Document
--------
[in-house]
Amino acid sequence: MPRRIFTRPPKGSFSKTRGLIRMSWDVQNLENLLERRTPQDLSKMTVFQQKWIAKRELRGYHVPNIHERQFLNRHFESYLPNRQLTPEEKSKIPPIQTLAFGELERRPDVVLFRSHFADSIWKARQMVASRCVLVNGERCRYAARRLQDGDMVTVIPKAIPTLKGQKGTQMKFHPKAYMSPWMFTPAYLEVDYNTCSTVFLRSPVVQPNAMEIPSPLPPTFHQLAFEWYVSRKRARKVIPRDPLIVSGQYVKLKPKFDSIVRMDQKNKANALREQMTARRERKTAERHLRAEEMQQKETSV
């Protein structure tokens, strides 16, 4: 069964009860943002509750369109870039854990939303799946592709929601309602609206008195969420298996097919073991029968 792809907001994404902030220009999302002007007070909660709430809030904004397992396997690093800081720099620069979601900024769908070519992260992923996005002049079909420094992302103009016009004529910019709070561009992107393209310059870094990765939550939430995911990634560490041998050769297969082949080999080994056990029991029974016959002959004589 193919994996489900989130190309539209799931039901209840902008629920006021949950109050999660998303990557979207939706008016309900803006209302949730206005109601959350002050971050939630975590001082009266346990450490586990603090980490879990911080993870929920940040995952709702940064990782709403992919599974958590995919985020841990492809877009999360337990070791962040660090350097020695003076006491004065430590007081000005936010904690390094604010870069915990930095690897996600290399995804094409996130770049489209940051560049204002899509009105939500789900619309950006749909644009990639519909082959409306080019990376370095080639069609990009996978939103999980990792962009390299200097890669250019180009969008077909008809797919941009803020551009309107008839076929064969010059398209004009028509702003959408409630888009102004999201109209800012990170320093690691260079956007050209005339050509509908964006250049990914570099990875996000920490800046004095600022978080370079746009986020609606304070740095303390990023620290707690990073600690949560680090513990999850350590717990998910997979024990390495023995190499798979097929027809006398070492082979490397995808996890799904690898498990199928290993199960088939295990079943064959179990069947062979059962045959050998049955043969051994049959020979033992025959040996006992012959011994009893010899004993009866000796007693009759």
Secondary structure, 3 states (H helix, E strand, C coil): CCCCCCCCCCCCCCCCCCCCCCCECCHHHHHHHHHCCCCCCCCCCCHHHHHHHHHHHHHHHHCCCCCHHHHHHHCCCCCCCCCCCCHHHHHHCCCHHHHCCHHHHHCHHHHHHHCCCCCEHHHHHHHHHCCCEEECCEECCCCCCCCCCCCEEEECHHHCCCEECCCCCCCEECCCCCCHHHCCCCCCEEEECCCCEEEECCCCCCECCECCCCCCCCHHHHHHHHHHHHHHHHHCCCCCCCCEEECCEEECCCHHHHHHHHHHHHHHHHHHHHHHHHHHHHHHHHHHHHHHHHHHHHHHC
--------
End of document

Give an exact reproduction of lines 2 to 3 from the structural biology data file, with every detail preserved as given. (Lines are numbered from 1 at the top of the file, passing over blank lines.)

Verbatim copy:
Amino acid sequence: MPRRIFTRPPKGSFSKTRGLIRMSWDVQNLENLLERRTPQDLSKMTVFQQKWIAKRELRGYHVPNIHERQFLNRHFESYLPNRQLTPEEKSKIPPIQTLAFGELERRPDVVLFRSHFADSIWKARQMVASRCVLVNGERCRYAARRLQDGDMVTVIPKAIPTLKGQKGTQMKFHPKAYMSPWMFTPAYLEVDYNTCSTVFLRSPVVQPNAMEIPSPLPPTFHQLAFEWYVSRKRARKVIPRDPLIVSGQYVKLKPKFDSIVRMDQKNKANALREQMTARRERKTAERHLRAEEMQQKETSV
């Protein structure tokens, strides 16, 4: 069964009860943002509750369109870039854990939303799946592709929601309602609206008195969420298996097919073991029968 792809907001994404902030220009999302002007007070909660709430809030904004397992396997690093800081720099620069979601900024769908070519992260992923996005002049079909420094992302103009016009004529910019709070561009992107393209310059870094990765939550939430995911990634560490041998050769297969082949080999080994056990029991029974016959002959004589 193919994996489900989130190309539209799931039901209840902008629920006021949950109050999660998303990557979207939706008016309900803006209302949730206005109601959350002050971050939630975590001082009266346990450490586990603090980490879990911080993870929920940040995952709702940064990782709403992919599974958590995919985020841990492809877009999360337990070791962040660090350097020695003076006491004065430590007081000005936010904690390094604010870069915990930095690897996600290399995804094409996130770049489209940051560049204002899509009105939500789900619309950006749909644009990639519909082959409306080019990376370095080639069609990009996978939103999980990792962009390299200097890669250019180009969008077909008809797919941009803020551009309107008839076929064969010059398209004009028509702003959408409630888009102004999201109209800012990170320093690691260079956007050209005339050509509908964006250049990914570099990875996000920490800046004095600022978080370079746009986020609606304070740095303390990023620290707690990073600690949560680090513990999850350590717990998910997979024990390495023995190499798979097929027809006398070492082979490397995808996890799904690898498990199928290993199960088939295990079943064959179990069947062979059962045959050998049955043969051994049959020979033992025959040996006992012959011994009893010899004993009866000796007693009759």